Thursday, February 17, 2005

 

Reuters On Wednesday's Intel Hearing.

The transcript ain't out yet, but Reuters' coverage of CIA Director Porter Goss' testimony to the Senate Select Committee on Intelligence is suspect. Either they're mischaracterizing his remarks intentionally, or the author is so sloppy he can't find the right quotes to back up his analysis.

How so? Let's take a look.

The headline is "Iraq Conflict Feeds International Terror Threat -CIA." Such a headline would be consistent with the viewpoint of many critics of the war in Iraq who argue that the war is increasing, not decreasing, the risk of terrorism from Islamic radicals.

Yet, here's what Goss actually said:

"The Iraq conflict, while not a cause of extremism, has become a cause for extremists," Goss told the Senate Select Committee on Intelligence.

"Those jihadists who survive will leave Iraq experienced in and focused on acts of urban terrorism. They represent a potential pool of contacts to build transnational terrorist cells, groups and networks in Saudi Arabia, Jordan and other countries," he said.
Note the comment in bold; we'll circle back to it.

The Reuters piece continues:
President Bush, who portrays U.S.-led actions in Iraq as the leading edge of democratic reform in the Middle East, cited Iraqi backing for international terrorism as a reason for the 2003 invasion.

But a top level U.S. inquiry found last year that there had in fact been no collaboration between al Qaeda and Iraq under President Saddam Hussein.
First off, I thank Reuters for acknowledging that President Bush used rationales *other* than the Iraqi weapons of mass destruction program to justify the war.

Second, Reuters contention that a "top level" inquiry-- which I can only assume is the 9/11 Commission-- did not find any collaboration between Al Qaeda and Saddam's Iraq is completely, 100% false.

As the Weekly Standard's Stephen Hayes has repeatedly reported, the 9/11 Commission ruled out collaboration between Al Qaeda and Saddam Hussein in the instance of the 9/11 attacks. However, the Commission documented numerous links between Al Qaeda and Iraq before the attacks, links that, while not proving an operational, planning relationship, certainly made it clear that Saddam had Al Qaeda's phone number, and Al Qaeda had Saddam's ear.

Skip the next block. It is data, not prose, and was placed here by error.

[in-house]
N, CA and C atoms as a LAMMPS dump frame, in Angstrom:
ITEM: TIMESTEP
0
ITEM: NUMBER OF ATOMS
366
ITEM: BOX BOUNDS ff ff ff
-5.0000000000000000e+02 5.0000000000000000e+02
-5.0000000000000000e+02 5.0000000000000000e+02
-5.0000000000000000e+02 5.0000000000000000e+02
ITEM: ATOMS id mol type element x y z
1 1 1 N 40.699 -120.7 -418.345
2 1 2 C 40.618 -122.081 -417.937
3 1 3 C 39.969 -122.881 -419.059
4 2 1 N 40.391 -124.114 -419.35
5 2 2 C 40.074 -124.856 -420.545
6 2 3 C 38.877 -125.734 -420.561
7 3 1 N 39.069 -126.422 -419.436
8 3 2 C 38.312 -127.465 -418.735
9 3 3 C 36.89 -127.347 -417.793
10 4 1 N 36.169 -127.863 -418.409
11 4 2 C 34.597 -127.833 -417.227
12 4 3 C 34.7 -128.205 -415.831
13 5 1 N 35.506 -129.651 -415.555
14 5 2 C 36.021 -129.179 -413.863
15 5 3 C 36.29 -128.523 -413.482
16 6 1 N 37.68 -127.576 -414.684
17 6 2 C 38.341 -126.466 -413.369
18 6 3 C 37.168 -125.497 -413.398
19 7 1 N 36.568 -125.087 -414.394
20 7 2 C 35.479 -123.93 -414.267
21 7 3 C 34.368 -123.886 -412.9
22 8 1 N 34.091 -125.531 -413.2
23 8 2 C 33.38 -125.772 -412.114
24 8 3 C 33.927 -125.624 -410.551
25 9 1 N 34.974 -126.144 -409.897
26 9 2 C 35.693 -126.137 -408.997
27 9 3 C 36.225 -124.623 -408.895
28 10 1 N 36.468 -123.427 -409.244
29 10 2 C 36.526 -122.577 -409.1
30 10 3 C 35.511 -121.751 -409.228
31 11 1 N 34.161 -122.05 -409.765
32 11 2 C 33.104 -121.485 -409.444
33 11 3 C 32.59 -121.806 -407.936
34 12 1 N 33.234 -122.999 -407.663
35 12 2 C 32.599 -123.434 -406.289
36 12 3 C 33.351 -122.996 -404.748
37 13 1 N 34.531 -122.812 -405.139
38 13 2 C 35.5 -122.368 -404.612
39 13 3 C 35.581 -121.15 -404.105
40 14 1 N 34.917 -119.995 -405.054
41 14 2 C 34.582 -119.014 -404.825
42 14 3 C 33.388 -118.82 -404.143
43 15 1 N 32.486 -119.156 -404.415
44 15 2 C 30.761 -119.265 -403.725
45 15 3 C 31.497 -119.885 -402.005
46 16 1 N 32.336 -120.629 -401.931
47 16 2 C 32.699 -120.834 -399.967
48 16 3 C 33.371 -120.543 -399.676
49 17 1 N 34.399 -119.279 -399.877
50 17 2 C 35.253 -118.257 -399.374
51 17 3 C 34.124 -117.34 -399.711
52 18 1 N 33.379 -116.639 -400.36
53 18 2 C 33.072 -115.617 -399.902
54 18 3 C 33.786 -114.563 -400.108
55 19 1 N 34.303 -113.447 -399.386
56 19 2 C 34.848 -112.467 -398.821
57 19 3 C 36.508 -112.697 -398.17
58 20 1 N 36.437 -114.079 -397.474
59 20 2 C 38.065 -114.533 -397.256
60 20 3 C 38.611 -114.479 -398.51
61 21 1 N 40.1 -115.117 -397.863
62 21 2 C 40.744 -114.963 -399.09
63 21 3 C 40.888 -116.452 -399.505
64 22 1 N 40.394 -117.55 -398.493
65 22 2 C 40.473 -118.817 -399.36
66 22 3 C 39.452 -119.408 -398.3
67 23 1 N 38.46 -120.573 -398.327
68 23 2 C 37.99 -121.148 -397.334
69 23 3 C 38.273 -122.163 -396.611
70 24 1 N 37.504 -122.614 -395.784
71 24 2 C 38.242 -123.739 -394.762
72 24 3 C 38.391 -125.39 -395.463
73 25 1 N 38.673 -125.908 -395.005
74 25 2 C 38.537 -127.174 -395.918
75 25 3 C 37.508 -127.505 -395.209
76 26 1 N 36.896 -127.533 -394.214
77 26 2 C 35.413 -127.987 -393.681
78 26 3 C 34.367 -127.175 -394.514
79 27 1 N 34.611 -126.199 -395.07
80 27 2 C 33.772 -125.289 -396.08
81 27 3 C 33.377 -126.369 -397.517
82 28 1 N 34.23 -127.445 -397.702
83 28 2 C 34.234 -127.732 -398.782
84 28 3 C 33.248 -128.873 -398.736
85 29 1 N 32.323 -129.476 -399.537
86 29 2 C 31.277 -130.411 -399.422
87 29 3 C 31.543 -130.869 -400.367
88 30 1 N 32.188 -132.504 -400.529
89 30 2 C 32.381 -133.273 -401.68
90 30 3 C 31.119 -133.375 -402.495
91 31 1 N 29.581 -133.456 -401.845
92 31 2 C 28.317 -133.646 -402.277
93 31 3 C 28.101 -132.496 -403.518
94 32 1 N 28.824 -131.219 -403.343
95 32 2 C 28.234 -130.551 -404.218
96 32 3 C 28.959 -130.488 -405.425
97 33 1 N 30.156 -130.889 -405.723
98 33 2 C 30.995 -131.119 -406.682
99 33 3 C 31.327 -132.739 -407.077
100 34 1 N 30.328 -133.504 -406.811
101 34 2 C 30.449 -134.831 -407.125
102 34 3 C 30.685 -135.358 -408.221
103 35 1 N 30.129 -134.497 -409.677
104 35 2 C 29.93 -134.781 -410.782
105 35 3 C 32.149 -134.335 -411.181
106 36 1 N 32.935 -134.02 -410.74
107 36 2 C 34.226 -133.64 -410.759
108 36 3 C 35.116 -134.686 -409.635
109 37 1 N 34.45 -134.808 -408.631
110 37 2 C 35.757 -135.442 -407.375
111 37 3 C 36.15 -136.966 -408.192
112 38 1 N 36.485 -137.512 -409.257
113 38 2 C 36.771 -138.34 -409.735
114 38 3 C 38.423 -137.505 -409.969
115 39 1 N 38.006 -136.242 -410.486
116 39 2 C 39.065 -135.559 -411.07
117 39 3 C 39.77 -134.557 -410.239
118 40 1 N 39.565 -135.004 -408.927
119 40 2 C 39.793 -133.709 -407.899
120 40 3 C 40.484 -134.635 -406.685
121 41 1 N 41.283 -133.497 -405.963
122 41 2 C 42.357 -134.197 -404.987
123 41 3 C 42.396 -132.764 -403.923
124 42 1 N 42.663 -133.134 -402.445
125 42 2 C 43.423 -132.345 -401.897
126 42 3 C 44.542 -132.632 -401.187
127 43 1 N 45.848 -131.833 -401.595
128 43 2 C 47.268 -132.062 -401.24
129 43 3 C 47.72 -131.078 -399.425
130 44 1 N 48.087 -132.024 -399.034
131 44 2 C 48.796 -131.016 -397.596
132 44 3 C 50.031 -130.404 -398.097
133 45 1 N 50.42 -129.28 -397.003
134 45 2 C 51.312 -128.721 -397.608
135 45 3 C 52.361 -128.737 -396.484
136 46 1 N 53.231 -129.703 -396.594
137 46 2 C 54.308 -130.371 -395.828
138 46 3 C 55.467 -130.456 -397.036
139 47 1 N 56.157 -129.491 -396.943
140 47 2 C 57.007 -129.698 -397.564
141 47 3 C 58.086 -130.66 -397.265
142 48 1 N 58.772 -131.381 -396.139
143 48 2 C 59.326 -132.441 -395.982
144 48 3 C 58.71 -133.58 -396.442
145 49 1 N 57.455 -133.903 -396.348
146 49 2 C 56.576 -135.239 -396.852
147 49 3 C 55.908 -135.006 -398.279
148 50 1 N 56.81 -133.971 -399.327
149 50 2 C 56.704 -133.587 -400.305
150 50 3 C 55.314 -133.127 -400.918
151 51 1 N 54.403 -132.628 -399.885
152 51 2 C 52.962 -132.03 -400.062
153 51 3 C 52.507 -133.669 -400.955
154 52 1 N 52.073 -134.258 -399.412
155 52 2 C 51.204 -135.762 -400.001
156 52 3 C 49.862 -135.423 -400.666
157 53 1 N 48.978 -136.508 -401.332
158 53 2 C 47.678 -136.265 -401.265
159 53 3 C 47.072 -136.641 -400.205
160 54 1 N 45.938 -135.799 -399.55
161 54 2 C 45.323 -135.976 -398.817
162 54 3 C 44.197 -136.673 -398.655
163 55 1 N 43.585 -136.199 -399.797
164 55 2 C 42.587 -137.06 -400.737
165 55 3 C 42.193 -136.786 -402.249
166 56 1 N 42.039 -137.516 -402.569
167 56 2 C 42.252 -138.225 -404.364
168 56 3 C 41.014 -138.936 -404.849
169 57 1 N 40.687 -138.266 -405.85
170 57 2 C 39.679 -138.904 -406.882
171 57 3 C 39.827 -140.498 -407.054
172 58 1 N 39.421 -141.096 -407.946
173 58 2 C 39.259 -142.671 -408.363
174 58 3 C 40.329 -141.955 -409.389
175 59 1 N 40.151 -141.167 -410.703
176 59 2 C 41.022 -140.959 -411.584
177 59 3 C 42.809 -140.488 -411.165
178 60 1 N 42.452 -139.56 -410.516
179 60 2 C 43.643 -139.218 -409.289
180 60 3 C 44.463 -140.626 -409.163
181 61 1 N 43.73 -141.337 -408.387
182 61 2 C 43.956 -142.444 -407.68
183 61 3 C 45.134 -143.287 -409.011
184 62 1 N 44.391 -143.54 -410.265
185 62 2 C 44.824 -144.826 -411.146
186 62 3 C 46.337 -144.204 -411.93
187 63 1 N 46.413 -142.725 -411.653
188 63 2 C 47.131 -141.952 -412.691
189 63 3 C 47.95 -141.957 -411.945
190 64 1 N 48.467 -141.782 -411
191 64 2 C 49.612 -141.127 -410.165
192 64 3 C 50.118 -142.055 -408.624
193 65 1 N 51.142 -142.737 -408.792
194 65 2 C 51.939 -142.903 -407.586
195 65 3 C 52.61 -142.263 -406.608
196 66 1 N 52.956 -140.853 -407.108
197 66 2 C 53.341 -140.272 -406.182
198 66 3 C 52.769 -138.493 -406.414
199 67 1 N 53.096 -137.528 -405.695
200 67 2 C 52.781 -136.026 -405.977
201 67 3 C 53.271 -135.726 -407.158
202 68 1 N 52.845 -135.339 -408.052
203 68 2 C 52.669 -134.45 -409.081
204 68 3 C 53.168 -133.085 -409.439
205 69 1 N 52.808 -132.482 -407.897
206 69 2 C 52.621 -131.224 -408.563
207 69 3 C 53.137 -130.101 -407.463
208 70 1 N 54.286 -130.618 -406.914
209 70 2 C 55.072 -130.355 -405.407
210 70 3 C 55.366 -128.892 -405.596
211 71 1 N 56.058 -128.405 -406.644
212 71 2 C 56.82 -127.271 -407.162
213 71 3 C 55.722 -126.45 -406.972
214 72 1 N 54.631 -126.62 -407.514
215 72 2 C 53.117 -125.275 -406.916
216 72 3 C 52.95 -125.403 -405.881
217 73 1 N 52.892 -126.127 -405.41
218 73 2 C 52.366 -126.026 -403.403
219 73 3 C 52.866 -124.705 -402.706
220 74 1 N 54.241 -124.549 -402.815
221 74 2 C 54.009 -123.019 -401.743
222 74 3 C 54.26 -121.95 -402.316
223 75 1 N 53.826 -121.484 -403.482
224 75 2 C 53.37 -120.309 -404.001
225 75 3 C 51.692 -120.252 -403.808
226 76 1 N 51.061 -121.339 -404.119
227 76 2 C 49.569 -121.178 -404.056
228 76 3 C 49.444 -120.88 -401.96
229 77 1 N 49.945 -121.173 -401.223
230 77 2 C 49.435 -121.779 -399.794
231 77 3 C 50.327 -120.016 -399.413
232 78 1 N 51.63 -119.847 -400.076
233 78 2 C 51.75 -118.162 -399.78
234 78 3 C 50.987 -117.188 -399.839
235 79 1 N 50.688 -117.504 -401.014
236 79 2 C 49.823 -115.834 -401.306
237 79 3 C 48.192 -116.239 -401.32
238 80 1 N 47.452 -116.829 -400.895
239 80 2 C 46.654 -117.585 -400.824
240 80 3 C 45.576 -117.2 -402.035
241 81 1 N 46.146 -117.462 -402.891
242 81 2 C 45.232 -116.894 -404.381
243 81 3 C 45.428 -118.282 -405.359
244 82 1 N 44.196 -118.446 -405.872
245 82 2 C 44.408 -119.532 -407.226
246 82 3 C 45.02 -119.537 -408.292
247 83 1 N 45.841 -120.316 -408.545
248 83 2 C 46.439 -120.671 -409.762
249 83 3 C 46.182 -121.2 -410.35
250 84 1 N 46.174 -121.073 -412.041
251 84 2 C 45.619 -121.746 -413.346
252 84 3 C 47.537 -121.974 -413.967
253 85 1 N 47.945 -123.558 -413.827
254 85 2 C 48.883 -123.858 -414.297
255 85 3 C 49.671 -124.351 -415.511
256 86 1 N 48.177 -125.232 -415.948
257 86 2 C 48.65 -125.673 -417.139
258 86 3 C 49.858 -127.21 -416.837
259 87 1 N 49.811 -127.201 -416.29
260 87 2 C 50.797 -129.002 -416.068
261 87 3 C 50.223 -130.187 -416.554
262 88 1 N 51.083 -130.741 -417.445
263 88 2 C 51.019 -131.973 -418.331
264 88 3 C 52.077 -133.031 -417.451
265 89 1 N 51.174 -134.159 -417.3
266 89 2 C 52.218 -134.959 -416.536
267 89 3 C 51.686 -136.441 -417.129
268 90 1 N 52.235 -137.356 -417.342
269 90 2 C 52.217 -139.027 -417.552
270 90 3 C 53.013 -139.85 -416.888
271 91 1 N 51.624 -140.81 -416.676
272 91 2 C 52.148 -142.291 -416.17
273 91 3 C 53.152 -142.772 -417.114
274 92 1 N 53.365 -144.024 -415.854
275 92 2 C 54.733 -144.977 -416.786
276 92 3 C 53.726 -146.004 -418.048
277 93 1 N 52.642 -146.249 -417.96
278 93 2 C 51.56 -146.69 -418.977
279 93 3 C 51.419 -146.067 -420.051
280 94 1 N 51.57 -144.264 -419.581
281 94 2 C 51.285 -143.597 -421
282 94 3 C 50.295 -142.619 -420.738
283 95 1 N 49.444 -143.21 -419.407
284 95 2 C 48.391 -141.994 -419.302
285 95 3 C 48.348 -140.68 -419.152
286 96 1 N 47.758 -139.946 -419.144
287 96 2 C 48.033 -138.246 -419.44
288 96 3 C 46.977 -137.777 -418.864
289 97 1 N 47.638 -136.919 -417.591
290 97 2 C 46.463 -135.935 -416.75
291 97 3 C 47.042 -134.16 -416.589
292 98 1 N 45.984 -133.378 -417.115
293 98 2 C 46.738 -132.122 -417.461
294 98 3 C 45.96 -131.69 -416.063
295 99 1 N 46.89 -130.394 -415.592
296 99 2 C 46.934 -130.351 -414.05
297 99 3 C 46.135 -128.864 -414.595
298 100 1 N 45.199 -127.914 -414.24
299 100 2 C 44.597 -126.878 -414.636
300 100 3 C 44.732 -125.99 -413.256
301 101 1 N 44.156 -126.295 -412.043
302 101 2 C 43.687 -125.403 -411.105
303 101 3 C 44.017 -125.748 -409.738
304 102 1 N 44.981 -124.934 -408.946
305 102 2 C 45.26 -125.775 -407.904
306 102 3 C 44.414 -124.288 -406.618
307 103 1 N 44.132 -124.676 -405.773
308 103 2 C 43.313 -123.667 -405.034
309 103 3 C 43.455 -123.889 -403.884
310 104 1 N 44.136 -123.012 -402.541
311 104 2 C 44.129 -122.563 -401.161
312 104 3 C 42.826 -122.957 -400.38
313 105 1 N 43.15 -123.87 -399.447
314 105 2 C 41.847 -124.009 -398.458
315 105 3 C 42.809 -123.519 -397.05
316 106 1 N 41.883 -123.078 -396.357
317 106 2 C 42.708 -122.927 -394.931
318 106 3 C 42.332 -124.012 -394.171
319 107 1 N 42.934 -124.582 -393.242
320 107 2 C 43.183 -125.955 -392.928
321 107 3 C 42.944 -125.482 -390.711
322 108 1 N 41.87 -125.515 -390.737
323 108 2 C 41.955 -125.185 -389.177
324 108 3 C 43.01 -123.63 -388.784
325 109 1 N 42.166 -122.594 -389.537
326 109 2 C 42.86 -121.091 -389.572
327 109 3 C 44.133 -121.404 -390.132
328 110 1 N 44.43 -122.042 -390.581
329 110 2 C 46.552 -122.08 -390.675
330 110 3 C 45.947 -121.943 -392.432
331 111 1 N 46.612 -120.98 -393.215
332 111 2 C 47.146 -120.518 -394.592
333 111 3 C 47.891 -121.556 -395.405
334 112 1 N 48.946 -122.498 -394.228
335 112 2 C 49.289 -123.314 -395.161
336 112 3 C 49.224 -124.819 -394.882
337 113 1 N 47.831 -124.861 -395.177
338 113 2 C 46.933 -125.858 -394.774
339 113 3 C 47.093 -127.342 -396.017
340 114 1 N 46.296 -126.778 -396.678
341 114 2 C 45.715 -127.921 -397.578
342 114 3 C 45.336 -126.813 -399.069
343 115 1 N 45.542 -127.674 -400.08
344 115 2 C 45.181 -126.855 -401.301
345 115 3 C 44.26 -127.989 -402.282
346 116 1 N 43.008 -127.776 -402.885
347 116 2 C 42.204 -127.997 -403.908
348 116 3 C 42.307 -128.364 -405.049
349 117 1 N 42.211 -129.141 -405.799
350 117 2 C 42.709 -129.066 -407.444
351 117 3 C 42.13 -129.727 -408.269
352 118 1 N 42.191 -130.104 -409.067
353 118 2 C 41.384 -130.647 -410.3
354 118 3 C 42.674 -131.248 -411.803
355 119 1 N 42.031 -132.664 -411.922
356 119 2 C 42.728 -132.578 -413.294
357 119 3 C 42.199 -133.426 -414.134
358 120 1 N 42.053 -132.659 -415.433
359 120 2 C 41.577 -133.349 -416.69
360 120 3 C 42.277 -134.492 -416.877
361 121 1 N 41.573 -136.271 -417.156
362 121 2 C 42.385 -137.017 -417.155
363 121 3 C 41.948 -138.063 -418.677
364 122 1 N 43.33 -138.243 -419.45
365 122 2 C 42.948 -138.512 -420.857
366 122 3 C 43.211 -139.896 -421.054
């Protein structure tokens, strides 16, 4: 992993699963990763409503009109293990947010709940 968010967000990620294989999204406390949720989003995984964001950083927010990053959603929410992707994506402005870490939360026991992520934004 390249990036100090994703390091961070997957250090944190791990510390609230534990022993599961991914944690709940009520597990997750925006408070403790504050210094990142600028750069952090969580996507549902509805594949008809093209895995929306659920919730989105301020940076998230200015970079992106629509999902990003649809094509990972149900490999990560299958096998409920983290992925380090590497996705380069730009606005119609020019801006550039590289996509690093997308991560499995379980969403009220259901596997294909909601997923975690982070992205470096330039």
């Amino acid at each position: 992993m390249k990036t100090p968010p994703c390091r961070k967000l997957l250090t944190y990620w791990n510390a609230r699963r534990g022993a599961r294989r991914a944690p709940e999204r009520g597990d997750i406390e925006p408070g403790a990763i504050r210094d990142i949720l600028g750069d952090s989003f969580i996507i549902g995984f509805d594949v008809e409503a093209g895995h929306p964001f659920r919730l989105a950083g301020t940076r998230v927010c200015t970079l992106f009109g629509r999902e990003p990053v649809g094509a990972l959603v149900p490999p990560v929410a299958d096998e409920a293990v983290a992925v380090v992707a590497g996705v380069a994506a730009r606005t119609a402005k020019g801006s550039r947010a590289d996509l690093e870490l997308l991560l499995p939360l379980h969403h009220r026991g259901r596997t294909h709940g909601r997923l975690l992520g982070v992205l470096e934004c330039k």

I won't refight the reasons for the war in Iraq here, but again, the Administration made it clear: by virtue of his past behavior, the friends he kept, and the prospects for a renewed WMD program all made Saddam's continued rule unacceptable once the events of 9/11 irrecoverably shifted the burden of proof onto the bad guys. To offer a popular analogy, if a snake in your backyard bites you, you get rid of every snake, not just the one that bit you. *THAT* was the lesson of 9/11, or at least the lesson internalized by the Bush Administration.

Returning to the Reuters piece:
Bush critics say the invasion was a distraction from the global war against terrorism declared after the Sept. 11, 2001 attacks by al Qaeda on the United States and has stirred up a violent response in Iraq that inflamed further terrorism.
What distraction? We're still in Afghanistan. We're still operating worldwide. I don't see the issue here.

As for stirring up a violent response in Iraq, well, yeah; it's called a war. As to whether that "inflamed further terrorism," it has-- in Iraq.

I guess one can reach and argue that, say, the Al Qaeda attacks in Madrid would not have happened had the war in Iraq not occurred.

But how many times do Westerners have to be slaughtered before they realize that our enemies don't need *any* excuse to kill us? As Goss said in the hearing:
"Zarqawi has sought to bring about the final victory of Islam over the West, and he hopes to establish a safe haven in Iraq from which his group could operate against 'infidel' Western nations and 'apostate' Muslim governments," Goss said.
When critics argue that our policies alone or in majority create terrorists, their assumption is not only incorrect, but profoundly insulting. The assumption is that, the day before our actions, no one ever hated us for who we are, no one ever wanted to kill infidels for who they are. Such naivete not only dangerously underestimates our enemy's motivations, it also leads down a strategic sinkhole.

For, if such a conclusion is accepted, we would fight no war to defend ourselves, anywhere, ever, for our actions would always engender endless war and hatred.